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Getting there


Thursday, June 24, 2004

well, a lot of my students absent today, the class is always a relatively workable size of about 25 rather than 29. Spent some time checking a student's vocab and talking about the way to memorize words. Not that Latin roots make any sense, I personally think, they have to be learned too, it just means you have a feeling you know the word better if you spend time analysing the parts..but if you don't invest the energy to learn the constituent Latin, and see that as a chore, you're no better off. I guess it comes back down to liking language and playing around with words and bits of meaning or not.

The kids enjoyed hearing about my husband's company, and the hierarchical structures there, and how we couldn't live abroad because of his being in the national news section. Then about why I didn't like interpreting, and translating, due to late night working hours, and the implications of autonomy as a teacher (responsibility to the school), but the hierarchy of various school types, the groupwork/teamwork or not, and so on. i mentioned that we may have hubs in as a guest speaker in the second term...

Today was a pairwork day, my talk set the scene for them to talk about their own expectations with regard to the workplace. I explained the first exercise, practicing the questions and suggesting some answers, a little more explicitly than on Tuesday, which made the class more teacher focused, so that some students were waiting for my ok before proceeding to the next task, even though I had suggested they finish the first side of the page by the break.

As I walked round it was clear that they hadn't skipped the talking, as quite a few of my Tuesday lot had, but were able to try asking each other about the career options they wanted and what they entailed in terms of being in a company management structure, and how far they wanted to place authority in management hands. Their efforts to speak were particularly evident as i circulated, asking again myself, to double check and support. Since the worksheet explanations are all in English I think they skip reading the task explanations, so miss the focus of the task, maybe. So a teacher prompt/explanation is helpful.

A quick centre focus again to run through the pronunciation of the new words, twice per word, and look at the answers to the definitions, and just before the break the different management terms from reading the text. So indeed a little more lockstep than Tuesday, but everyone seemed happy with that, and the worksheet itself, not being set up as workstations round the room to be navigated, is kind of lockstep, although of course students are free to skip and change the order of tasks in their pairs or small groups.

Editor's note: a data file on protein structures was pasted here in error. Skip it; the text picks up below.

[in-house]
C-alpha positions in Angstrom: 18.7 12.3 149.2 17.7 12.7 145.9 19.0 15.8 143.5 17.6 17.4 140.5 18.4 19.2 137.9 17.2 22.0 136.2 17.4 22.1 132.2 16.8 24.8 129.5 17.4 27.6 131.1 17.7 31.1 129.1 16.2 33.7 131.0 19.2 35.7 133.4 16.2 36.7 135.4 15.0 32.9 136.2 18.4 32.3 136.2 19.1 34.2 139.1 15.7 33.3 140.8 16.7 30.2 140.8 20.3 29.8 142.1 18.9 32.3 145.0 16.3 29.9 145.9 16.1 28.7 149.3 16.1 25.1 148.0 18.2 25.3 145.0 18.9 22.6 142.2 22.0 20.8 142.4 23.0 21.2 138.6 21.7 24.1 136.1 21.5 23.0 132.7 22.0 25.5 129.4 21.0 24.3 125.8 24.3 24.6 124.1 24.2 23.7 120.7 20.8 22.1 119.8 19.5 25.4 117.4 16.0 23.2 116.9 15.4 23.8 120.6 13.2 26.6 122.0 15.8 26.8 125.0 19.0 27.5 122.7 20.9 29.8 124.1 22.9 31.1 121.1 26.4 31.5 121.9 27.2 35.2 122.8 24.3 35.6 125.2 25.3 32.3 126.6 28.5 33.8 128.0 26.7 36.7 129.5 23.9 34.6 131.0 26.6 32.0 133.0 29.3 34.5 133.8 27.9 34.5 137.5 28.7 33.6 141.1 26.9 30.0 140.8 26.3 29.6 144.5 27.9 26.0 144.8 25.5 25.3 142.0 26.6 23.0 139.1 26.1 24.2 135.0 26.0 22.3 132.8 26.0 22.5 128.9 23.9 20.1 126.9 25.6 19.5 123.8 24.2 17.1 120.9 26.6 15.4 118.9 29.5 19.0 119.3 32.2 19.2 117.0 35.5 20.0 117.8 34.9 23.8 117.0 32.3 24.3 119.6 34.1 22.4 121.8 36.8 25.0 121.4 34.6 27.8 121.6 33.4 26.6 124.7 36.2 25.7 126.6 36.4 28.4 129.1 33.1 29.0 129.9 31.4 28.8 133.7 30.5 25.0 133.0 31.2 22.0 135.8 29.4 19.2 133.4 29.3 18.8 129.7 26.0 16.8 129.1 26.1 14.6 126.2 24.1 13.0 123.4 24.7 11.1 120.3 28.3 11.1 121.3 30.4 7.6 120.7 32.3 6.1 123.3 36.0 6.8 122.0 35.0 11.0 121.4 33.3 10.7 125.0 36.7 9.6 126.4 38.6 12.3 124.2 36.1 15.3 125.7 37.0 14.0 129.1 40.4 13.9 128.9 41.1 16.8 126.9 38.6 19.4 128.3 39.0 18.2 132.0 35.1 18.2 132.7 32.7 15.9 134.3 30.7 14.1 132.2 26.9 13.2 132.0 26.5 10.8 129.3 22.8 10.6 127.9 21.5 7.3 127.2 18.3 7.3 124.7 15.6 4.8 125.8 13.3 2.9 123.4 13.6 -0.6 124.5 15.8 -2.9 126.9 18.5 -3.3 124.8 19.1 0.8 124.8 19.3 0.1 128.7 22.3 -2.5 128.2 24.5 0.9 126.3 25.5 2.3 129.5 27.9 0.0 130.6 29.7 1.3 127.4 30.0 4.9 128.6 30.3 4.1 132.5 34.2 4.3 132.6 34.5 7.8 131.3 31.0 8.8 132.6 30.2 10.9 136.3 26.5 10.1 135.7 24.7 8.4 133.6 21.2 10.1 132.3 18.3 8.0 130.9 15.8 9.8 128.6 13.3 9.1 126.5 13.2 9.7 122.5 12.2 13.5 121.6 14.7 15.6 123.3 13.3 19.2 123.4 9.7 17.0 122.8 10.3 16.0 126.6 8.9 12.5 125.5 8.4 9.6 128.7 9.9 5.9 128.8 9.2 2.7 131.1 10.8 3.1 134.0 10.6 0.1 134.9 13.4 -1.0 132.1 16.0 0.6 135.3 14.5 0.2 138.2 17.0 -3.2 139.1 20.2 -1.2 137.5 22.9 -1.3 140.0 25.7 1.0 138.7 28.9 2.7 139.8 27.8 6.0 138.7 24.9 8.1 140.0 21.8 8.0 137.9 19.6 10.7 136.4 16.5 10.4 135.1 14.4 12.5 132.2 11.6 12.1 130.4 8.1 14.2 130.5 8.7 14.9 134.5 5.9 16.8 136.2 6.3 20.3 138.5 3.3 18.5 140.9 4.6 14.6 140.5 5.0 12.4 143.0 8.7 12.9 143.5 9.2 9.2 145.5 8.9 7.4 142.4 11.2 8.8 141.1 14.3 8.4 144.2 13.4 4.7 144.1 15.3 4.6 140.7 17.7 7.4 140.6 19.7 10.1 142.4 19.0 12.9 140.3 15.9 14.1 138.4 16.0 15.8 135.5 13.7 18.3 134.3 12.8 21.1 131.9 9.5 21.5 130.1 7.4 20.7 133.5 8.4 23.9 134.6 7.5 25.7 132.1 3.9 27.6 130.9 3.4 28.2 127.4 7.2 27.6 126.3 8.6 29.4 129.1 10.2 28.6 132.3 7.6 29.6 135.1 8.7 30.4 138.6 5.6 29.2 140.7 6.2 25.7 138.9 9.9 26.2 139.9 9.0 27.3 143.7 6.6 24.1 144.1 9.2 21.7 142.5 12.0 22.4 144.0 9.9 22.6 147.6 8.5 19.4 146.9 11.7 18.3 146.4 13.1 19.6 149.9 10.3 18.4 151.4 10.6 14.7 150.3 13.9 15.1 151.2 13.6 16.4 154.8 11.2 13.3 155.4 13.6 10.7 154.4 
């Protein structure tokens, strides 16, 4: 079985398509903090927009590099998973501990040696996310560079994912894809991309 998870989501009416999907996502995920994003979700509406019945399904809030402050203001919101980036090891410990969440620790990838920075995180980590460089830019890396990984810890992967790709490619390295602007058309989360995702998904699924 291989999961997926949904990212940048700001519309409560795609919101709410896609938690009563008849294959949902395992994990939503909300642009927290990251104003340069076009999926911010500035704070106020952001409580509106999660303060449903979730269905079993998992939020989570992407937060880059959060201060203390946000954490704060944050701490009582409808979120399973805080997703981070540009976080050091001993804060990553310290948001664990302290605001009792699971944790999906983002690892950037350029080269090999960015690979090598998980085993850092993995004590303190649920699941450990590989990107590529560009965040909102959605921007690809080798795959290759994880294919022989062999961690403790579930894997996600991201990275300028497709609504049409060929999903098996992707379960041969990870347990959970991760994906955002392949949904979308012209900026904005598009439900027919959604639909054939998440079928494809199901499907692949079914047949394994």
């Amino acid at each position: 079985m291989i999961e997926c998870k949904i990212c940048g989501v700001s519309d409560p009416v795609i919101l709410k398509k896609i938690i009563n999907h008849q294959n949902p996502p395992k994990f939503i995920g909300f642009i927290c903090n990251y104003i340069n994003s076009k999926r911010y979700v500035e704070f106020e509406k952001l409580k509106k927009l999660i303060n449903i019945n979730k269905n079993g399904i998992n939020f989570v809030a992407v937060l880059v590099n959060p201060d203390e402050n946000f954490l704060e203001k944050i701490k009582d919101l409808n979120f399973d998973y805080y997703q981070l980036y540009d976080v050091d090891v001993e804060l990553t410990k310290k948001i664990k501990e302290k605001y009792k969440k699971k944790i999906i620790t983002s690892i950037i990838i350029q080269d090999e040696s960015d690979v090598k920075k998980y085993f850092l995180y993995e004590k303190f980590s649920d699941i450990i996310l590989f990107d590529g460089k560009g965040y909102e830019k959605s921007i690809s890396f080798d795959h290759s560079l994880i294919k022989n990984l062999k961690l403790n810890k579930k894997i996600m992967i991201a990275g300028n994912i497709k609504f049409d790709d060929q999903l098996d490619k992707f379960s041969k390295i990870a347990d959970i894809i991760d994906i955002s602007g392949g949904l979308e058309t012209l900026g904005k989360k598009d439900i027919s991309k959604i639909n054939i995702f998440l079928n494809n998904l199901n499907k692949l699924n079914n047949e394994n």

After the break they settled back into thinking about the next two exercises. I used a couple of the student's examples of howwhere they wanted to work to illustrate that they would be rivals for company funds, working in production and marketing, and that the next exercise focused on this.

The last homework was explained, (as in very vague, write up about fifty to hundred words in response to the article handed out, or describe any other company structure you are interested in) and then it was time for the test. I haven't done any rubrics for the homework, I want to see what they come up with on their own, pretty much open to any kind of take on it, as long as they are pinging ideas off what we have studied today. I guess clear rubrics are also something i have to explore more myself. Lazy....(no time....)

Why was the test so hard, queried one student...because we have spent three days studying and using the concepts, it should be a pretty solid and satisfying review, I answered, but in my mind i was thinking, well, if you had come the last day, you might find it easier. This tendency to react to student's queries in the wrong way...instead of taking it as an opening to listening: What makes you say it was hard? Or, what kind of test were you thinking of?

Writing this here is one step to getting there, to being more ready to listen and ask questions, instead of stone-walling and feeling threatened. Have to trust it will work... students and I are still stuck in authoritarian and child modes of thinking, so we replicate limited, unsatisfying patterns of communication, methinks. I want to make more use of my training in listening skills.